This year I’m studying watercolour painting. It’s a tricky process. The paper needs stretching, the paint never stays where you put it and if you mix the wrong pigments together you end up with mud. It can be frustrating but when it works, watercolour is wonderful.
Forget the idea that watercolour paintings are limited to depicting bland landscapes and posies of flowers. Emil Nolde, Paul Klee and Pablo Picasso all used watercolour to create powerful images. One of my favourite contemporary watercolourists is British painter, Shirley Trevena. The artist’s rich and vibrant works are glorious and she discusses her approach in an open and easy-to-understand way.
New synthetic pigments have added a punch to the pale old palette and today watercolours are portable, reasonably priced, easily mixed with other mediums and are funky so why not give them a go? There is plenty of encouragement and tuition available through art groups and courses
. I can virtually guarantee that watercolours will prove a challenge right the way through 2011.
Can you imagine anything more terrifying than an evil librarian? Yeah, so can I…but that hasn’t stopped highly imaginative types speculating about the sinister mystery surrounding librarians.
“Don’t they shelve books..?” you hear people stammer. Yet somehow they know there’s much more to librarians than meets the eye. Something dark (navy perhaps, or maroon) that gives them a curious power over people and information (even while apparently limiting their fashion sense)…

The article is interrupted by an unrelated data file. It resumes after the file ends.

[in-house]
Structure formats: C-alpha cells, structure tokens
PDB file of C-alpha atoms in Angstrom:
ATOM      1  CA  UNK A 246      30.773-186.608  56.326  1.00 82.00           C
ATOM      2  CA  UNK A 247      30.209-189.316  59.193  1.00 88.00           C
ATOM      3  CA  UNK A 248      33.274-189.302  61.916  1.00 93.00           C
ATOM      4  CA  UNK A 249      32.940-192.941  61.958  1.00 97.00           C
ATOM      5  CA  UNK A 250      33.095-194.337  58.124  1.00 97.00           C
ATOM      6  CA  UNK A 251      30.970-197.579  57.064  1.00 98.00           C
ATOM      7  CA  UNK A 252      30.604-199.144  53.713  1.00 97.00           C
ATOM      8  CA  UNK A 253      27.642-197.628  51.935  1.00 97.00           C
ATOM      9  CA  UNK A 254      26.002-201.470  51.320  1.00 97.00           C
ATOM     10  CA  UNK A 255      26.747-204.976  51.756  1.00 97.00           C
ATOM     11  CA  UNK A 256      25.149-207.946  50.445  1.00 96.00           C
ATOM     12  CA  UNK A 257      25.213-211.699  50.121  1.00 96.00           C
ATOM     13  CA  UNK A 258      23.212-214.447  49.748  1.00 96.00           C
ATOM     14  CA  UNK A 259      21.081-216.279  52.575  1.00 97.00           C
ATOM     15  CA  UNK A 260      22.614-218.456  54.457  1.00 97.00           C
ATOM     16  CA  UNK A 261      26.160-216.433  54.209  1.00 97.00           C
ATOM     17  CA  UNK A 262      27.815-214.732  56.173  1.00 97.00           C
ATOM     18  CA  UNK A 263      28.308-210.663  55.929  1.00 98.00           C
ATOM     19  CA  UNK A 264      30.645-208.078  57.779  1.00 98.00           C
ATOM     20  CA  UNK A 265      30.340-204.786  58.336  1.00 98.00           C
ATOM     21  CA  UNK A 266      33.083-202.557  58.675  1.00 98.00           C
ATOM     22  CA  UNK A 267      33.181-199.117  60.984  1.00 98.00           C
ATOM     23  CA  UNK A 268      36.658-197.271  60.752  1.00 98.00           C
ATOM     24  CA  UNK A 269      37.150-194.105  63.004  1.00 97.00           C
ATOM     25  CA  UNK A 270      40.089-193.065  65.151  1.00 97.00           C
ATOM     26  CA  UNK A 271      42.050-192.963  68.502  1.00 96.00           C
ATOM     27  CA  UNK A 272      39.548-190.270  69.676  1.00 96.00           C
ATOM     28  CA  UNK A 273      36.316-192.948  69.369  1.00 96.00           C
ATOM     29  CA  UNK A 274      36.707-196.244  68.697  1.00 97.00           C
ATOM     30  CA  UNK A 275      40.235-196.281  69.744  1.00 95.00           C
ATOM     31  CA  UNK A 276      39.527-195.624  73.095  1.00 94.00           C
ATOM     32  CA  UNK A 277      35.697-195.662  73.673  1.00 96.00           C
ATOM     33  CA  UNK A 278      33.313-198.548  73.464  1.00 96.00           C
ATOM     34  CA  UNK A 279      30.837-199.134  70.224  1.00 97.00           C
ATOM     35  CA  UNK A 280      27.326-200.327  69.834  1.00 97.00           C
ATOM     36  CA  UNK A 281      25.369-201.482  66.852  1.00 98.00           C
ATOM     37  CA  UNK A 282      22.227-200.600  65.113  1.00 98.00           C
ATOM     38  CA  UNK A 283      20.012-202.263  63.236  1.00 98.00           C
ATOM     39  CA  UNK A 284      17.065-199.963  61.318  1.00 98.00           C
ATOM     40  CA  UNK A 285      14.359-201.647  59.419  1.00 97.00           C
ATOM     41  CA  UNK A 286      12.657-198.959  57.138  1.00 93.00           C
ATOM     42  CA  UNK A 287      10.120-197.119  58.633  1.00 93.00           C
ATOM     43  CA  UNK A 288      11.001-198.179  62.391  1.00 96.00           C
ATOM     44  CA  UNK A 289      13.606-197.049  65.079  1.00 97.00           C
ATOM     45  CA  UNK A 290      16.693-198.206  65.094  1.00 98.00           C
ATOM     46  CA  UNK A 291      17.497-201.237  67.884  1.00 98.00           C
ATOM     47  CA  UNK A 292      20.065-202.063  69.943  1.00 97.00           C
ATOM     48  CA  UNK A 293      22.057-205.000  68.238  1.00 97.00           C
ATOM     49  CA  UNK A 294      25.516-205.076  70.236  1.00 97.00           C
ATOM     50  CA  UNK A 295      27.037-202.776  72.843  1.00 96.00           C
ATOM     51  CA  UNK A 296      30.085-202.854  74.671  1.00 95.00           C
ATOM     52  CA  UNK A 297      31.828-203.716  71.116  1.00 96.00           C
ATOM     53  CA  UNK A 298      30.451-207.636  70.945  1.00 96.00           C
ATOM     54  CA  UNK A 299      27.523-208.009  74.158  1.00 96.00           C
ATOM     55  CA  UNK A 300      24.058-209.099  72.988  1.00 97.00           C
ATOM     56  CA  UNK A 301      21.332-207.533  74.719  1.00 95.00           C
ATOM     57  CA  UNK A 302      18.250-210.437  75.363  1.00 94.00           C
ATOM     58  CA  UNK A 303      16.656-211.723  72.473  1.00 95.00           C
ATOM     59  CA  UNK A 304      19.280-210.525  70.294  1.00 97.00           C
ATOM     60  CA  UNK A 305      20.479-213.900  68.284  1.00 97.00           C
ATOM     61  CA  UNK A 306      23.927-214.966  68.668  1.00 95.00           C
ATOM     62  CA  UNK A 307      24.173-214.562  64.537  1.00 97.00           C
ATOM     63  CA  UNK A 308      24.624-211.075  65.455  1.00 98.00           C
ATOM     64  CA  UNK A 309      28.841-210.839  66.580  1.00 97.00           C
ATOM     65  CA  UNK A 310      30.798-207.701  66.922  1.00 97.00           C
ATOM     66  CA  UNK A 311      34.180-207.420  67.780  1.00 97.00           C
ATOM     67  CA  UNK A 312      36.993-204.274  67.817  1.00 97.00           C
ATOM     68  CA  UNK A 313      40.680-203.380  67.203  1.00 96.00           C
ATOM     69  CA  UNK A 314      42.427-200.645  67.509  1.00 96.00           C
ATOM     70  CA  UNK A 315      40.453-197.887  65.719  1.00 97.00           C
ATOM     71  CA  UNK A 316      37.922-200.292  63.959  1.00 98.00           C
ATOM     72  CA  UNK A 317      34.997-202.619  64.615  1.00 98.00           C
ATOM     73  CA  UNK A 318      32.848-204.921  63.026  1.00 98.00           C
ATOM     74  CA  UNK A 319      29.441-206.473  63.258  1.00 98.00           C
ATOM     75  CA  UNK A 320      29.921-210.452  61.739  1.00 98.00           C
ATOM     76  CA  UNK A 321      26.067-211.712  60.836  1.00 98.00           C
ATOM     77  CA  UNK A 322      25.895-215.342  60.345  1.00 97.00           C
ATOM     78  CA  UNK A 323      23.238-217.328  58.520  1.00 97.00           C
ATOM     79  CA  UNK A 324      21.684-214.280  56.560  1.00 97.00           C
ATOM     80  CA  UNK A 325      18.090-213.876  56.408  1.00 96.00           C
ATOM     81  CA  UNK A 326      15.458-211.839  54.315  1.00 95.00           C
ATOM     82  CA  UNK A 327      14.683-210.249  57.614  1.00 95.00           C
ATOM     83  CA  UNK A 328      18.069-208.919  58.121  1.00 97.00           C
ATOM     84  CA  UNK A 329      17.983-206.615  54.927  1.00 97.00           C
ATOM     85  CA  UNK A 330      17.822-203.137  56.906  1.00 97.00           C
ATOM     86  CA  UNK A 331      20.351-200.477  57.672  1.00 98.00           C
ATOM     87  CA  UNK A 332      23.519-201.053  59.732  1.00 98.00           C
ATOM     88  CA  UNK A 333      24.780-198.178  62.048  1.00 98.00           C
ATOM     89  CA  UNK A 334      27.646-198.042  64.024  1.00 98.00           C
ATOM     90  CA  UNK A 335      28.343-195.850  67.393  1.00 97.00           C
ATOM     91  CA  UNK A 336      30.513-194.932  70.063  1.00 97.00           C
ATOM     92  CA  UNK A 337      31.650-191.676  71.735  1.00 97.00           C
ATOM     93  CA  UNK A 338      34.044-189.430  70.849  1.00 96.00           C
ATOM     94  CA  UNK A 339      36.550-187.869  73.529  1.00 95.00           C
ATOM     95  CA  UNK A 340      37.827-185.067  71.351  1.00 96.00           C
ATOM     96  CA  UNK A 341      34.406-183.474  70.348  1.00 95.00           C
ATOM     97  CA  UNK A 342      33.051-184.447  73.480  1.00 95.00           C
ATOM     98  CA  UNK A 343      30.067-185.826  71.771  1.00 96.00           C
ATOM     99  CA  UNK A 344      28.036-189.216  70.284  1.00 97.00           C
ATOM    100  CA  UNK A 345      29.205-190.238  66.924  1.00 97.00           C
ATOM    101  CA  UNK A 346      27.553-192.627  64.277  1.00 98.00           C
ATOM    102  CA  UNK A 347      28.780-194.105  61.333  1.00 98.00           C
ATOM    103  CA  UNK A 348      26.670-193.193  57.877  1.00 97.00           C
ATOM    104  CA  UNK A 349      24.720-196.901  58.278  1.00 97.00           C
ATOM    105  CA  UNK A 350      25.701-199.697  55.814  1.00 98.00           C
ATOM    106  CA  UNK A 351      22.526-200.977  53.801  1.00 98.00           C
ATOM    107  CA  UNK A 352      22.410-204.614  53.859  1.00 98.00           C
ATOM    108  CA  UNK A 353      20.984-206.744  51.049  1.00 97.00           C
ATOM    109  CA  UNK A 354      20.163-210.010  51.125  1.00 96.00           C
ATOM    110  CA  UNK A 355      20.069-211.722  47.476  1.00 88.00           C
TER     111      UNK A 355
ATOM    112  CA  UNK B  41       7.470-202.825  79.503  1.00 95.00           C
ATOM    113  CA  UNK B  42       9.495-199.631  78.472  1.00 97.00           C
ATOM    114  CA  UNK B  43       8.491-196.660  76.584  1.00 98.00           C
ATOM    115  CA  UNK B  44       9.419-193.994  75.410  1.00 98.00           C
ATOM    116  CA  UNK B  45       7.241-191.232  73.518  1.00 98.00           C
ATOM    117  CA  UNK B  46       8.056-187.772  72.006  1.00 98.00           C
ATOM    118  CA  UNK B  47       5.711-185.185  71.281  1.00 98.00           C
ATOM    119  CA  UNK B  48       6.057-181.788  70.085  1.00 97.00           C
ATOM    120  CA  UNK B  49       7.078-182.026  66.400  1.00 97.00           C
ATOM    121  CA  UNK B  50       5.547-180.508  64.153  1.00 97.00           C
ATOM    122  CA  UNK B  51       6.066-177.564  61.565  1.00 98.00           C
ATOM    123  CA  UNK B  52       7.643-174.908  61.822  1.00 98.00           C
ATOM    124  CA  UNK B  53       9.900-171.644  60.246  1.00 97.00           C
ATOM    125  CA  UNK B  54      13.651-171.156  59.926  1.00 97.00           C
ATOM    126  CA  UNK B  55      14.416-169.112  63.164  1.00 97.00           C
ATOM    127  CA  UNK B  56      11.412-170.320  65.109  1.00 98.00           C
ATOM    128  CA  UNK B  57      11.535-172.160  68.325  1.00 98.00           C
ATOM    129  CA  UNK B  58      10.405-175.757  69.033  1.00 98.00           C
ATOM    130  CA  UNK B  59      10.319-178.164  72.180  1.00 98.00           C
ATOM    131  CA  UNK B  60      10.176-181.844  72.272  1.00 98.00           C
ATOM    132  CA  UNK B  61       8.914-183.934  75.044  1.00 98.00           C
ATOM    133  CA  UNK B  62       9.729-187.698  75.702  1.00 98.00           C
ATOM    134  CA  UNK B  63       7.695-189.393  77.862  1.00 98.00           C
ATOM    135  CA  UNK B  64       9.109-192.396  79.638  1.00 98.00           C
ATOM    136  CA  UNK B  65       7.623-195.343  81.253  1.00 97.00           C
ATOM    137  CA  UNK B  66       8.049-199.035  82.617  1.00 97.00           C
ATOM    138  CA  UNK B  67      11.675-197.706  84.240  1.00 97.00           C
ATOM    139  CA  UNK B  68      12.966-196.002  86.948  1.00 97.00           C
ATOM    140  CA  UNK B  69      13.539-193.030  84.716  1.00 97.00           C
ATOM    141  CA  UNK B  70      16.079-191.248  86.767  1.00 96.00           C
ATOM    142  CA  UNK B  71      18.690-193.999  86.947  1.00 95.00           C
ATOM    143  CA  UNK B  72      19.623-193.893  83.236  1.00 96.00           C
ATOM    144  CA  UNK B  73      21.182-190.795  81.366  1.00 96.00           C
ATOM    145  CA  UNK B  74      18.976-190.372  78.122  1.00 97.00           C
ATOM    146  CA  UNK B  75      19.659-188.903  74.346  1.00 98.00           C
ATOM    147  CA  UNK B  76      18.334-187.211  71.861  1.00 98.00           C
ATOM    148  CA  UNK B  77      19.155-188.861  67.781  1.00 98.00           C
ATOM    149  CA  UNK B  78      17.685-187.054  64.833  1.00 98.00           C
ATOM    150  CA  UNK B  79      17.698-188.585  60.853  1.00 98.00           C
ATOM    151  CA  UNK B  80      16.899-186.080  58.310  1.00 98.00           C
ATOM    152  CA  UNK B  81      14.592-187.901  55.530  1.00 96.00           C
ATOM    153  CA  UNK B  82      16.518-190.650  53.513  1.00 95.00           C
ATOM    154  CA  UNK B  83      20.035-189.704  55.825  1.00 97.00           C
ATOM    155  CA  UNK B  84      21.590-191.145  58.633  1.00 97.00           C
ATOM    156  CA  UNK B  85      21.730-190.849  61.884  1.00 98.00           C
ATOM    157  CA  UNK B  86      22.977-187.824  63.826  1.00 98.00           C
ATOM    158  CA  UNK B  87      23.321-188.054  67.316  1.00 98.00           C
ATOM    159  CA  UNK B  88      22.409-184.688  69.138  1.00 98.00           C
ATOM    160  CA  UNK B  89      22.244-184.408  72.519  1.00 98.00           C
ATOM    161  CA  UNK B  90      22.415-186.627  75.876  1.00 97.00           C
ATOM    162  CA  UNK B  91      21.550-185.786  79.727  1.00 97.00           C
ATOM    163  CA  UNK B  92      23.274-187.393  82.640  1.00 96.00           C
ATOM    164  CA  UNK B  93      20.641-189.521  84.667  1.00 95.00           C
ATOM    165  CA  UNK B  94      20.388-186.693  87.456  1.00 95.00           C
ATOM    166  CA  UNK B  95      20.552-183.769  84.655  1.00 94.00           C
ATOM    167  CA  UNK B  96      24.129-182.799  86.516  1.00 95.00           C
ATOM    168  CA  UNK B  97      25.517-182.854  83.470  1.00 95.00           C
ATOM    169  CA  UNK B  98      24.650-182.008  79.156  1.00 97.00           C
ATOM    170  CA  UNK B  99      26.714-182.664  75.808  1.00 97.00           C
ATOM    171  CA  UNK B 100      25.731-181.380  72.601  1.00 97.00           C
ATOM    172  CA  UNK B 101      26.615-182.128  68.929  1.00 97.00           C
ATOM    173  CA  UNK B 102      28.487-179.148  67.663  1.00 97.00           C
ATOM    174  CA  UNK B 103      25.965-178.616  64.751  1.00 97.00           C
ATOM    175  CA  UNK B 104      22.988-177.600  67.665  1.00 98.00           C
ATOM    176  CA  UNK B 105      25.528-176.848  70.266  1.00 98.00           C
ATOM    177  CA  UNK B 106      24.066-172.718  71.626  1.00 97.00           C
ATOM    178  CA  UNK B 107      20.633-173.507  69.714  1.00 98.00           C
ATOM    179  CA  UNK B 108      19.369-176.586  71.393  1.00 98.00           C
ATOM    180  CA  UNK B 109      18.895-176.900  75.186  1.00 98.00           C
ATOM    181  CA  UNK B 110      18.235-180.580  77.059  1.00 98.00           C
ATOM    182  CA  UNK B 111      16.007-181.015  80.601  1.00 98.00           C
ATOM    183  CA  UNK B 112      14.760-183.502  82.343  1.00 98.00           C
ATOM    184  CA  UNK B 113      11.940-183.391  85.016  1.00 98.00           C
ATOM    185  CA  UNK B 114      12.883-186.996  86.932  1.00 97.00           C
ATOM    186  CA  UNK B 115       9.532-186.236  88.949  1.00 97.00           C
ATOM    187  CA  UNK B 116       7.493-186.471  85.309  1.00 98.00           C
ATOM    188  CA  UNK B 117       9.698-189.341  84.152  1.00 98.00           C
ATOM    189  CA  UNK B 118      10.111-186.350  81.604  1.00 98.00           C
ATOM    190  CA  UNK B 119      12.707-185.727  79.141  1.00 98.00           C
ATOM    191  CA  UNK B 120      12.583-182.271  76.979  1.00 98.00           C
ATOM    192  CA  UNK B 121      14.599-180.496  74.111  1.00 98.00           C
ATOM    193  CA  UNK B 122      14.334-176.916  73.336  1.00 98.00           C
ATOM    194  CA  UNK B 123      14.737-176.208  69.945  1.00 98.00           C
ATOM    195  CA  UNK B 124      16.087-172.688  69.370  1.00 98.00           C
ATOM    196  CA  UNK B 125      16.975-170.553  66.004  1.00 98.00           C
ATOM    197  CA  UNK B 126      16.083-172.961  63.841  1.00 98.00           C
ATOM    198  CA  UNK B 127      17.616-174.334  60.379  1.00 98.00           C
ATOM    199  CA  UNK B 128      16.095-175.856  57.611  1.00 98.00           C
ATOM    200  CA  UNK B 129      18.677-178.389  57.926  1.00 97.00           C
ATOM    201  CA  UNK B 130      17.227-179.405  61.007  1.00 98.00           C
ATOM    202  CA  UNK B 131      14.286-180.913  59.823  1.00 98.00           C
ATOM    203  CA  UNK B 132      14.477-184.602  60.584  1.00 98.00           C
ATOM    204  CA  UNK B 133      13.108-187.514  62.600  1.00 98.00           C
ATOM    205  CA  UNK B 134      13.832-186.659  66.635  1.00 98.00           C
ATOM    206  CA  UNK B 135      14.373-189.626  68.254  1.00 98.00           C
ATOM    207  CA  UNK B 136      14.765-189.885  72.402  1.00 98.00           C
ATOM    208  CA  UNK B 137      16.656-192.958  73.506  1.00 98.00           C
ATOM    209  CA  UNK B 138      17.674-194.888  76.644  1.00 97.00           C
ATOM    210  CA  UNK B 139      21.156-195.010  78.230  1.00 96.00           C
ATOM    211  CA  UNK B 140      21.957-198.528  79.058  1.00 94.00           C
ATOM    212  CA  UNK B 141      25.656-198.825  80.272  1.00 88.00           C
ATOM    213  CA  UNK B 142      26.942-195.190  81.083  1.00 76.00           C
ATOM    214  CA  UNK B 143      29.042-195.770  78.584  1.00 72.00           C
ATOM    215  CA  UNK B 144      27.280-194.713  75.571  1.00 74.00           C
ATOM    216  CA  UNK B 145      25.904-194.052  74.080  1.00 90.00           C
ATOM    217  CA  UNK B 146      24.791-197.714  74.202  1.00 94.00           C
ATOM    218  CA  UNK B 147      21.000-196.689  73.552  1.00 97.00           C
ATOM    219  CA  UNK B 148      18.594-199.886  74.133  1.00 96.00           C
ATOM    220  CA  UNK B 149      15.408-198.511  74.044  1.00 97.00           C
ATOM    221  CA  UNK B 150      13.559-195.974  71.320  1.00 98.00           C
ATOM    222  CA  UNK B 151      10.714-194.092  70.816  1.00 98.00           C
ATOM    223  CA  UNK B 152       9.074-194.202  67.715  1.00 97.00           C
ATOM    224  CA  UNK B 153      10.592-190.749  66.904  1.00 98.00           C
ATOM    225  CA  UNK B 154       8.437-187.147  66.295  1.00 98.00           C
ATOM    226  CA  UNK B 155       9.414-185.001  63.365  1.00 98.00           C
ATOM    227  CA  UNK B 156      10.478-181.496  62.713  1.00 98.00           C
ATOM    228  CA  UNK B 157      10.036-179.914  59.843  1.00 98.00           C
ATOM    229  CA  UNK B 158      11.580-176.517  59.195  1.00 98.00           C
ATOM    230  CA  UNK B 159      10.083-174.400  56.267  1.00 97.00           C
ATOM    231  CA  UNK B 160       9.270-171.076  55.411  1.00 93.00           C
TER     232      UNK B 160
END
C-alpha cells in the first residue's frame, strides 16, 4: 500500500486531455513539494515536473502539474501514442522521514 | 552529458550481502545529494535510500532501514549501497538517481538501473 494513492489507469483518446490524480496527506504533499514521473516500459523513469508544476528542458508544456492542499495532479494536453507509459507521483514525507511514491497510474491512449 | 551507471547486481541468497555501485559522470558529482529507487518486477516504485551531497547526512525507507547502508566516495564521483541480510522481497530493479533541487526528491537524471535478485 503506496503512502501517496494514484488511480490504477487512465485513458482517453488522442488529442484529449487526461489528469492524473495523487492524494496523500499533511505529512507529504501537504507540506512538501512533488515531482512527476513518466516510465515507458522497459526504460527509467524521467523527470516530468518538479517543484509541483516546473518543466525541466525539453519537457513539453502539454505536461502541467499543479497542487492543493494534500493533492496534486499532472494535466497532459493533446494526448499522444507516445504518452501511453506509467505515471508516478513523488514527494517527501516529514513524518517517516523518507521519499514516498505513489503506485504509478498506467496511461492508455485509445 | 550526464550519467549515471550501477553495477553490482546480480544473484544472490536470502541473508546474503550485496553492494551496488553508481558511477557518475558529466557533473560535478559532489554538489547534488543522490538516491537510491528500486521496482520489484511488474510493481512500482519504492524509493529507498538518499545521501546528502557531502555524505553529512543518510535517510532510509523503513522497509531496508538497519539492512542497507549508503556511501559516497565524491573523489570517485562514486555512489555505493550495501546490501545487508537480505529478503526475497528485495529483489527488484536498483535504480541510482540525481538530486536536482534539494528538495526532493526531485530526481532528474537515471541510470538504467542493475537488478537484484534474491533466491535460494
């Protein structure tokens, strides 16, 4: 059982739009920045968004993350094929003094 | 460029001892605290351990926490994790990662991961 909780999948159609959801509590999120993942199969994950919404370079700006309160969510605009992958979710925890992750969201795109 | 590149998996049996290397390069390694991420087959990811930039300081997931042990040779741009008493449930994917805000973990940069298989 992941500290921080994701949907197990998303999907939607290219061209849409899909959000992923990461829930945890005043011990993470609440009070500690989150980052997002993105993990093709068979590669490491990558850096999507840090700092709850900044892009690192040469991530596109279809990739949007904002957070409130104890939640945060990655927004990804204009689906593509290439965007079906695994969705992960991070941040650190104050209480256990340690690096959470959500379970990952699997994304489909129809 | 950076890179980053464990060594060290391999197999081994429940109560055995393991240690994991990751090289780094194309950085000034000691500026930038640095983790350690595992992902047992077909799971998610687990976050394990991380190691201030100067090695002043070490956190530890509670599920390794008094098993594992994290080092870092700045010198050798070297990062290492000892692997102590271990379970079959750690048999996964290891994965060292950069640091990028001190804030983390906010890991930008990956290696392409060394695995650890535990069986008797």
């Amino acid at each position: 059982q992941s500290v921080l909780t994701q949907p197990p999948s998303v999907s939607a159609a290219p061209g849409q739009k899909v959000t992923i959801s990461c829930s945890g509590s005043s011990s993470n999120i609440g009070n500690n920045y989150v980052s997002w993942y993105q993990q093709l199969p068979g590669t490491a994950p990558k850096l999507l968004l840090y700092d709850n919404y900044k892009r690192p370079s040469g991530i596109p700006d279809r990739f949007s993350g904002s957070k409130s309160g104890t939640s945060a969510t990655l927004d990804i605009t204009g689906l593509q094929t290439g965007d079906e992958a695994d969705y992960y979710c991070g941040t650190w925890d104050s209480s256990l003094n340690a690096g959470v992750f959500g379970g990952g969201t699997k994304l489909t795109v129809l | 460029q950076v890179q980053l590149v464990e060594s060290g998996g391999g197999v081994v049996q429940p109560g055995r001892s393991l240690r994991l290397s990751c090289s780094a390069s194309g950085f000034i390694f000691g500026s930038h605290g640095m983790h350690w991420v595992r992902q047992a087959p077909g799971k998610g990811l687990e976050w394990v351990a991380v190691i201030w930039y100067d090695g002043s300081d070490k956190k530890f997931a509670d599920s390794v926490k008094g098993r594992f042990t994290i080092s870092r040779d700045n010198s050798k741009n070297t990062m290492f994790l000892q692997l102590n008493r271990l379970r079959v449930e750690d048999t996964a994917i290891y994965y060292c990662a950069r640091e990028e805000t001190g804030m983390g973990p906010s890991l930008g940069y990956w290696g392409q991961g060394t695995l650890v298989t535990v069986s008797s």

There must be some subtle, frightful purpose. Why else would librarians sit silently in front of computer screens, waiting for weird and obscure questions (leading to dusty books and forgotten stacks) as if they actually found some absurd pleasure in hunting down and capturing singularly unusual bytes of knowledge.
(That doesn’t make much sense, but it expresses the puzzlement of the non-librarian.)
Alcatraz Smedry claims he knows just how evil librarians actually are. If you read his autobiography, he’ll tell you (among other things) about how he was about to be sacrificed on an altar of outdated encyclopedias, and…
But in the interests of self-preservation, I will say no more. You must take the risk of finding a copy of this dangerous book yourself…
This link may be able to help you
I’ve just finished Walter Mosley’s This year you’ll write your novel. Spend an hour-and-a-half a day writing, Monday to Sunday, he says. Six hundred to 1200 words, a day, he says. After three months you’ll have the frst draft of your (short) novel, he says.
Sounds good, eh? Then what?
Nine months of read-re-read, re-write, edit, re-write, hone, scuplt, chop, slash, re-imagine, re-write, edit, read again. He continually stresses how important that is. Once you’ve done that, you can start selling it.
If you’ve made a resolution to write a novel or improve your writing, you might also like these:
So, if you were going to write a novel this year – what would it be about? Go on, think big!